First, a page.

Most of us love football season—the tailgating, the Monday nights, the suspense, the beer. In honor of football season, WealthManagement.com spoke to former NFL cornerback turned investment manager, Eugene Profit. After five years in the NFL with the New England Patriots and the Washington Redskins, he founded Profit Investments, and now manages the Profit Fund (PVALX), a large-cap mutual fund, and the Profit Opportunity Fund (PROFX), a small-cap mutual fund that will soon be liquidated. Profit (his family name) discusses the parallels between playing professional football and managing people’s life savings. He also provides some words of wisdom on advising athletes.
WealthManagement.com: Why did you stop playing football after five years?
Eugene Profit: I injured my hamstring in the last game that I played. Being a cornerback, which is the position I played, speed was probably one of the most important factors to have, and the degree that the hamstring had had, I was not going to get back to the same level of speed. Regrettably I retired.
Most NFL players retire with some degree of regret, because no one’s ready to retire. Everyone wants to play another year. A lot of players are injured; you play with injuries. It’s a tough game. But it also gives you plenty of opportunities to do things that not everyone gets to do. People often ask me to compare and contrast this business to playing football. You’re not standing in front of 80,000 people, and if you make a mistake, they see. But quarter by quarter, people are looking at your investment performance—your clients, ratings agencies, and the like. You may not hear it from them directly, but you do hear it from them. There really is nowhere to hide from your individual performance. But I’m OK with that.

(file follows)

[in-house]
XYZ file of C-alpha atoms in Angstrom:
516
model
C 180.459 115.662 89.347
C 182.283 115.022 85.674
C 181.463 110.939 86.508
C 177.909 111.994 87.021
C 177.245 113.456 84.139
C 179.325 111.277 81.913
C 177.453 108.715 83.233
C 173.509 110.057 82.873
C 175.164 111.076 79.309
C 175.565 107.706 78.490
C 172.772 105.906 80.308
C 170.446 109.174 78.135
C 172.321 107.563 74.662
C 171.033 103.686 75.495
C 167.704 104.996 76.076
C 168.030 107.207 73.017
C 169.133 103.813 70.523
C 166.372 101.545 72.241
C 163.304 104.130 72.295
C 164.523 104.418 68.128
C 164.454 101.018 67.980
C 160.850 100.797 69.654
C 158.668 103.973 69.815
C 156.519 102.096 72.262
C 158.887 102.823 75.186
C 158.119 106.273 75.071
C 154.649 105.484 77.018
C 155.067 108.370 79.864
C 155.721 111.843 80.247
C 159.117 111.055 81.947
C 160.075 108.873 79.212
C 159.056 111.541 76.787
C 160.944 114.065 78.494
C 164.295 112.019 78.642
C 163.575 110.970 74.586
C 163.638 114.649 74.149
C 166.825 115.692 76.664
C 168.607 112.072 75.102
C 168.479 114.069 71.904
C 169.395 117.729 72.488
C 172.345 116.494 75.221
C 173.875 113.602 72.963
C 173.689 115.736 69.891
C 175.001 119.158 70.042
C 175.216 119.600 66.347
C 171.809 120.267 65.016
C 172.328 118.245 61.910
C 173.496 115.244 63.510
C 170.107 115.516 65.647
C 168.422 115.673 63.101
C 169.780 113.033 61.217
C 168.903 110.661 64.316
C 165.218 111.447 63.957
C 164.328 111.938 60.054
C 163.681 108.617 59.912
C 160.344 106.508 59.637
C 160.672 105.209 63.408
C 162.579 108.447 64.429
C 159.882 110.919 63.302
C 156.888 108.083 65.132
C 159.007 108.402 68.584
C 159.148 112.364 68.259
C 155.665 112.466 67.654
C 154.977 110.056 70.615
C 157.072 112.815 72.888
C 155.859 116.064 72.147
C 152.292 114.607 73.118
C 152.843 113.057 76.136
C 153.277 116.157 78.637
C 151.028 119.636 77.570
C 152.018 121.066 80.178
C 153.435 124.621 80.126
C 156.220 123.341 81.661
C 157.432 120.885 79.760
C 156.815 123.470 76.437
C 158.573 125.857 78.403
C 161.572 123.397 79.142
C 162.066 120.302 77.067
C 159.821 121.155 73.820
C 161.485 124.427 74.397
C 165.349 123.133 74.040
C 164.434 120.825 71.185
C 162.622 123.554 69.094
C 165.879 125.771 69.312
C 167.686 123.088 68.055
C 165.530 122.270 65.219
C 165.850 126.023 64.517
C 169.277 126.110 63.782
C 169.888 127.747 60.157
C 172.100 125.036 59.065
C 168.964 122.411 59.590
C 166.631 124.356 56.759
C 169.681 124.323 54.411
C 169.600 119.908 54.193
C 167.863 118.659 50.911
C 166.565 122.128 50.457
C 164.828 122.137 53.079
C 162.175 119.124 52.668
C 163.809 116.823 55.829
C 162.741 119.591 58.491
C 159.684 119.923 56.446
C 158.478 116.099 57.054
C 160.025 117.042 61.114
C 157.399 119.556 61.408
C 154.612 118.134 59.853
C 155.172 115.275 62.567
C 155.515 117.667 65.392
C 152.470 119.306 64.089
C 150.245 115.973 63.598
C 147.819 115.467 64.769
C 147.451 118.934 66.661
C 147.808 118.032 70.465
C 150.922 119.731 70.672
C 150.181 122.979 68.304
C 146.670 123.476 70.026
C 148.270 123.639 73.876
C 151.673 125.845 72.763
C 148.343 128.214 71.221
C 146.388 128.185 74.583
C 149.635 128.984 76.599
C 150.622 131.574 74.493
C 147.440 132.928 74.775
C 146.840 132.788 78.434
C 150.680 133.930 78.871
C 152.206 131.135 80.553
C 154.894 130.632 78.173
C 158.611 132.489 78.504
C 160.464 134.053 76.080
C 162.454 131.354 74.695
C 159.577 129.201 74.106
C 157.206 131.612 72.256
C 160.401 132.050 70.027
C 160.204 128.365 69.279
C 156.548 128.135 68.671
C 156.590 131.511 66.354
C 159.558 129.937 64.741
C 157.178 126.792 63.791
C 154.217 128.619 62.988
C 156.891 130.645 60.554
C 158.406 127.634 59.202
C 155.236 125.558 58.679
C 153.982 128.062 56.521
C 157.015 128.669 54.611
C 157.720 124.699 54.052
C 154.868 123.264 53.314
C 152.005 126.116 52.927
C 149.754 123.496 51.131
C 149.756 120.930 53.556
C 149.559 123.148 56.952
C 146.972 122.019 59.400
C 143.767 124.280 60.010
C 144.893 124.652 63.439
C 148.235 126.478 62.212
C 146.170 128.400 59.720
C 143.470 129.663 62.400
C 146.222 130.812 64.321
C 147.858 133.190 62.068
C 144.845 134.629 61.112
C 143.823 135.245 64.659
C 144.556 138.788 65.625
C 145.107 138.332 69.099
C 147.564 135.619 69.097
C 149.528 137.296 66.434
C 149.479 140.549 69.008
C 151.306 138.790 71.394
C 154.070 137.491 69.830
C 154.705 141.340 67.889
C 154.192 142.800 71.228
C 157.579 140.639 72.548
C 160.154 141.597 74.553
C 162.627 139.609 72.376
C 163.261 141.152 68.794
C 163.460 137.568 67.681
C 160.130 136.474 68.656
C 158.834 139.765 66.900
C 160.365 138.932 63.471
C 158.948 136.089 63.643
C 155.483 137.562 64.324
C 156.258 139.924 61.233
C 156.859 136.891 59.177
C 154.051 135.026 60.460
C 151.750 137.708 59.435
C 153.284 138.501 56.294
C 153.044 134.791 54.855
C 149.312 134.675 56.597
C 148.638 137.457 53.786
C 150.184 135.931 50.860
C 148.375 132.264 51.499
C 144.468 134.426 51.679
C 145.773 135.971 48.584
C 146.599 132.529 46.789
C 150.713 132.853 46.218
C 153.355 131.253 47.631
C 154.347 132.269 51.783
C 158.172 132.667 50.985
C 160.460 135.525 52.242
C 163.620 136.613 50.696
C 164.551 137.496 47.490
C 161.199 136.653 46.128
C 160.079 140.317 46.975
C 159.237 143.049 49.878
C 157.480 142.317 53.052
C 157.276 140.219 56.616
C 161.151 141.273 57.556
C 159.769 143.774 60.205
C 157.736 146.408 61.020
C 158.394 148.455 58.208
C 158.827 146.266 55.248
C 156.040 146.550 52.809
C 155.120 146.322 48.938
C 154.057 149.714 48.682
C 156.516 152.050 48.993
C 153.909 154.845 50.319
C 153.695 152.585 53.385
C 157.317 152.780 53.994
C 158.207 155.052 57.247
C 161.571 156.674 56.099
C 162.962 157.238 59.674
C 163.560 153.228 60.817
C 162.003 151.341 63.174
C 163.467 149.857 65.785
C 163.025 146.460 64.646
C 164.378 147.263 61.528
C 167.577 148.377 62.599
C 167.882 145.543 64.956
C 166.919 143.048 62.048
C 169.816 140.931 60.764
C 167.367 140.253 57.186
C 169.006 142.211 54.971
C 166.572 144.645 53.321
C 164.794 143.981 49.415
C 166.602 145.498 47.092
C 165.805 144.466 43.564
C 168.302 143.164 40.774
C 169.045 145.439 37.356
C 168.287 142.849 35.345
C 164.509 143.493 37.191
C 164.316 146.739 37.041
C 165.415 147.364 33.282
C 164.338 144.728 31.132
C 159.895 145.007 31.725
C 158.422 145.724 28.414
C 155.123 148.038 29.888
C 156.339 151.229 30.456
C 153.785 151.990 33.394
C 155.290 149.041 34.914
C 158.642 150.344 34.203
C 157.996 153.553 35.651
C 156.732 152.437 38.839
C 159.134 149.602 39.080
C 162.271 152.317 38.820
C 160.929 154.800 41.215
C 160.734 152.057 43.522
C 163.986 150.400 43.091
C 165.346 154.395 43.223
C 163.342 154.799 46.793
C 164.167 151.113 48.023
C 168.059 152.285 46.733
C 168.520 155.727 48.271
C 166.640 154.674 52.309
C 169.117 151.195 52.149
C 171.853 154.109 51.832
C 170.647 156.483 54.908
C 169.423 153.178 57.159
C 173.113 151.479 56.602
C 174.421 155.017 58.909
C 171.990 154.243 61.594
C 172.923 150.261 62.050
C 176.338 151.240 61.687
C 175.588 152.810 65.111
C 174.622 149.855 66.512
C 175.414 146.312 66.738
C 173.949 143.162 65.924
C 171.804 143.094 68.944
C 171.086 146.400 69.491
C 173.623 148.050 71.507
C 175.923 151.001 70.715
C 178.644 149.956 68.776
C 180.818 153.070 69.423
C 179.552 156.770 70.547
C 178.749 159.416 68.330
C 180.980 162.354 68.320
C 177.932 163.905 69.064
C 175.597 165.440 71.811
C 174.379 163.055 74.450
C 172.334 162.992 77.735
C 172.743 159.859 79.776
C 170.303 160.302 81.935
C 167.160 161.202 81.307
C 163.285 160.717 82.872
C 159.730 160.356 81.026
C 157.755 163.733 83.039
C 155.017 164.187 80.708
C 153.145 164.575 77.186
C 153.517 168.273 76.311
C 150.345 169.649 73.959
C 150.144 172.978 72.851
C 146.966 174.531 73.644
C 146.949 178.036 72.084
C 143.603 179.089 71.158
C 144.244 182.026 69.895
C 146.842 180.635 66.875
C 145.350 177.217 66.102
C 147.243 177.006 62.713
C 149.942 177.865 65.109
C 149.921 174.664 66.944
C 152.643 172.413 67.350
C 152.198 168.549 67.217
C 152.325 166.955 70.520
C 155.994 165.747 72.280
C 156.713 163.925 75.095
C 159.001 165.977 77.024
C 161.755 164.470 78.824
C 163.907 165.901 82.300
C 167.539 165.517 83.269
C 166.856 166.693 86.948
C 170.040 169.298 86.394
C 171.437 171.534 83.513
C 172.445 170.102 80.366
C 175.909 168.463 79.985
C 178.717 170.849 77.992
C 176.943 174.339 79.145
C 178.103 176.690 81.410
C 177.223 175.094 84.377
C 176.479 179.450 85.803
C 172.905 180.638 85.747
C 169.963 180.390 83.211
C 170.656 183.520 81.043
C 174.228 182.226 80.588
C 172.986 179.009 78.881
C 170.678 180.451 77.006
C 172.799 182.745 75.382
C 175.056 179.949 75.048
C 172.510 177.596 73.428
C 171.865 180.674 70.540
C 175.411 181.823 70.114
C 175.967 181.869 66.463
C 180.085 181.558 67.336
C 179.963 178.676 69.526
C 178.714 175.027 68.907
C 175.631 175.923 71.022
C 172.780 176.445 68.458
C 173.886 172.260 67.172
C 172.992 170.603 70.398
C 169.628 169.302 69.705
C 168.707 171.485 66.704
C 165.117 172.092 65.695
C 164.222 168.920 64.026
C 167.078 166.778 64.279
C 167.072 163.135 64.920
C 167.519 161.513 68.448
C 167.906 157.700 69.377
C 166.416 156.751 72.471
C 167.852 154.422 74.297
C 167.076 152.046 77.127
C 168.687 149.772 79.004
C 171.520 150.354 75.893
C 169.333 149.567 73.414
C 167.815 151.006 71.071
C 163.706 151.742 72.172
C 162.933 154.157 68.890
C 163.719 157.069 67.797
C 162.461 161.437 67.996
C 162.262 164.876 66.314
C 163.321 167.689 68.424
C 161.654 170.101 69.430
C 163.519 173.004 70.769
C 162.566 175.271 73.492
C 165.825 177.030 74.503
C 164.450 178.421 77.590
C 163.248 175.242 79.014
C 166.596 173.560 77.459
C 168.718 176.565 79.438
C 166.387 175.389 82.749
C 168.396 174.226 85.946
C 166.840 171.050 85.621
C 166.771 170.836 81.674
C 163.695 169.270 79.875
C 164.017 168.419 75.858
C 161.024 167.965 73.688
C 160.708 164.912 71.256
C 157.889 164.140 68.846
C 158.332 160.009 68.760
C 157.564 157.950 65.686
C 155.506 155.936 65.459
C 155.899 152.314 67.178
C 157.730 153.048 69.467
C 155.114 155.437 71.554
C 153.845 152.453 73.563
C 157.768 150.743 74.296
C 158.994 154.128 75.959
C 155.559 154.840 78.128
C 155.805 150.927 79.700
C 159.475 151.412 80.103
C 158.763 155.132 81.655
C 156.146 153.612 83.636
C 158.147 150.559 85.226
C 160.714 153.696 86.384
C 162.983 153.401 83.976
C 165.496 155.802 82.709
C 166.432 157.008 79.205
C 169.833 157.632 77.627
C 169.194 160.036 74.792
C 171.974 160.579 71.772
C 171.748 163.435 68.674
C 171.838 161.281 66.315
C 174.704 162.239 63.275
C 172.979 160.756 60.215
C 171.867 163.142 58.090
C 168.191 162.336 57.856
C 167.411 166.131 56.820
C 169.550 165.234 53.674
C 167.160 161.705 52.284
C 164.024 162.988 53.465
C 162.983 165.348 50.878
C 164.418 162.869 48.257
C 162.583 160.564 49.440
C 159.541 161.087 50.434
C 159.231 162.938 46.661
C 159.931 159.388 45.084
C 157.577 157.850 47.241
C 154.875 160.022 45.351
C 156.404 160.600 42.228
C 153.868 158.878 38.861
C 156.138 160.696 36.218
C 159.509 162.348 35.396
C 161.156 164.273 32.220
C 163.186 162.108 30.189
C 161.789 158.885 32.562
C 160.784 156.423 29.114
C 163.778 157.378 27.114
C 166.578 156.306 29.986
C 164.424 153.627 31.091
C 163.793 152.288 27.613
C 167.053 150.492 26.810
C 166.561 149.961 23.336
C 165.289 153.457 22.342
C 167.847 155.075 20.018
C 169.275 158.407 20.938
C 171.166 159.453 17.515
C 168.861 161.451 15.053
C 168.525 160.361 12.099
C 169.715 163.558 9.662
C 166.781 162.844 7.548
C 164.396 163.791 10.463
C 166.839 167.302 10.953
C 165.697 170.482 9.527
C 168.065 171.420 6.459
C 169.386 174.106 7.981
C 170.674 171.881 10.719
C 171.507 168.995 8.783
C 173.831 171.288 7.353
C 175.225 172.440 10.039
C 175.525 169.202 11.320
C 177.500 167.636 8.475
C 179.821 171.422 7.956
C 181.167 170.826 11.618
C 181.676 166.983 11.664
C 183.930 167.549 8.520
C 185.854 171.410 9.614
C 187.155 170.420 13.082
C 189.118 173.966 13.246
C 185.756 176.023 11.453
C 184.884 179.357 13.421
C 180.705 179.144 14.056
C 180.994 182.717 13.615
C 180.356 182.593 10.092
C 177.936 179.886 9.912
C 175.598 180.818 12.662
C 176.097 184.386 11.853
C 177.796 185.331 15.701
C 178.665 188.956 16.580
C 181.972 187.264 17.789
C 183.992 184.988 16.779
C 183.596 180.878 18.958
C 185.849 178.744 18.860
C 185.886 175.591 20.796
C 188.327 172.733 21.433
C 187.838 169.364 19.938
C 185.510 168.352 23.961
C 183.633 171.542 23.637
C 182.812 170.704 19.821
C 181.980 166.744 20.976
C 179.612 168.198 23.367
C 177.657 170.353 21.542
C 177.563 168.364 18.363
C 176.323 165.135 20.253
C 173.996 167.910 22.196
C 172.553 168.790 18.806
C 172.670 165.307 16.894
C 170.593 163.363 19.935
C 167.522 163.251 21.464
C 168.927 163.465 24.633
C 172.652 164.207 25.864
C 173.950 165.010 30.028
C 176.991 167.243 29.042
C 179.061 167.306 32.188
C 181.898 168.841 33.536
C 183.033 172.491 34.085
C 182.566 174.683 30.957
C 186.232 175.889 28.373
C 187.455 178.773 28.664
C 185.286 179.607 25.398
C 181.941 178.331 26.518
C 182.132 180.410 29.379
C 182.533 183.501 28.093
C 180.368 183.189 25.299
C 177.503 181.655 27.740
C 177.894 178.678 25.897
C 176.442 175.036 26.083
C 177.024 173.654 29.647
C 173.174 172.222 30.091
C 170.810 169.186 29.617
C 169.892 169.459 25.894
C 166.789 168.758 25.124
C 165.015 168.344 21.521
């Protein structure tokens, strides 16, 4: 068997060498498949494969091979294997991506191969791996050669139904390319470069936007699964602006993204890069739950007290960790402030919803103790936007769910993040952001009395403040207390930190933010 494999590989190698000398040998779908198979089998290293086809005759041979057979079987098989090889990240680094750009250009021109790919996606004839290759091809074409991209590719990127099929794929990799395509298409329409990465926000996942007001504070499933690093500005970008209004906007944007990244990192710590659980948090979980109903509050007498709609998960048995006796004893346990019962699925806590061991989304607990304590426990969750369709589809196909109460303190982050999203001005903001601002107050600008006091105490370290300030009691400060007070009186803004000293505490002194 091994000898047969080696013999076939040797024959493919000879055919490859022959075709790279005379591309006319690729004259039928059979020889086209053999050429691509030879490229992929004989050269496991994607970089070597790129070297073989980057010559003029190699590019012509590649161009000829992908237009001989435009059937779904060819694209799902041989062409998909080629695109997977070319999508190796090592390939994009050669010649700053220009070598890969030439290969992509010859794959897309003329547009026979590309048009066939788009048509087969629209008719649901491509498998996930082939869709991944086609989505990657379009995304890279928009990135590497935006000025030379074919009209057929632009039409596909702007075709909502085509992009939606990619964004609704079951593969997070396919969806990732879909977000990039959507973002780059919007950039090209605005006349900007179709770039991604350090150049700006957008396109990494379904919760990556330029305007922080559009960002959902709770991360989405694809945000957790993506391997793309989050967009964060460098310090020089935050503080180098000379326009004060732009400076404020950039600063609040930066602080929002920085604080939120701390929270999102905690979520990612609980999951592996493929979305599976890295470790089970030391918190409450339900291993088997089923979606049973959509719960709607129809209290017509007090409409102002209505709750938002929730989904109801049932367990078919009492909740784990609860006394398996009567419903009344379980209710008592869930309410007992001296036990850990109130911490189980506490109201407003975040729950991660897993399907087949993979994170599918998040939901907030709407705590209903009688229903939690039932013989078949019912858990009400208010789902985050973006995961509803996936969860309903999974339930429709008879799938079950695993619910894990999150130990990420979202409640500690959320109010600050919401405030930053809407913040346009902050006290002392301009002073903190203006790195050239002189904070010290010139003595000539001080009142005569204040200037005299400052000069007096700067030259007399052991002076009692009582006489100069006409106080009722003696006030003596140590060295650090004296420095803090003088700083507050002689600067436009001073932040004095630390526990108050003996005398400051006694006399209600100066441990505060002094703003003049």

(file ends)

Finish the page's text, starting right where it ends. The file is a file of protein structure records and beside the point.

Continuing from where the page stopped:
WM.com: Is this an aspect of football that you brought over to the investment management industry?
EP: Yes. When the game starts, no one cares what university you went to, or what size you are. You have to make the play if the play comes to you and it’s your play to make. In this business, certainly you get some advantage of pedigree and where you came from. If you’re coming out of some of the main Wall Street firms, investors give you a little bit of the benefit of the doubt. But once you get the benefit of the doubt, you have to deliver, and if you don’t deliver, they will replace you.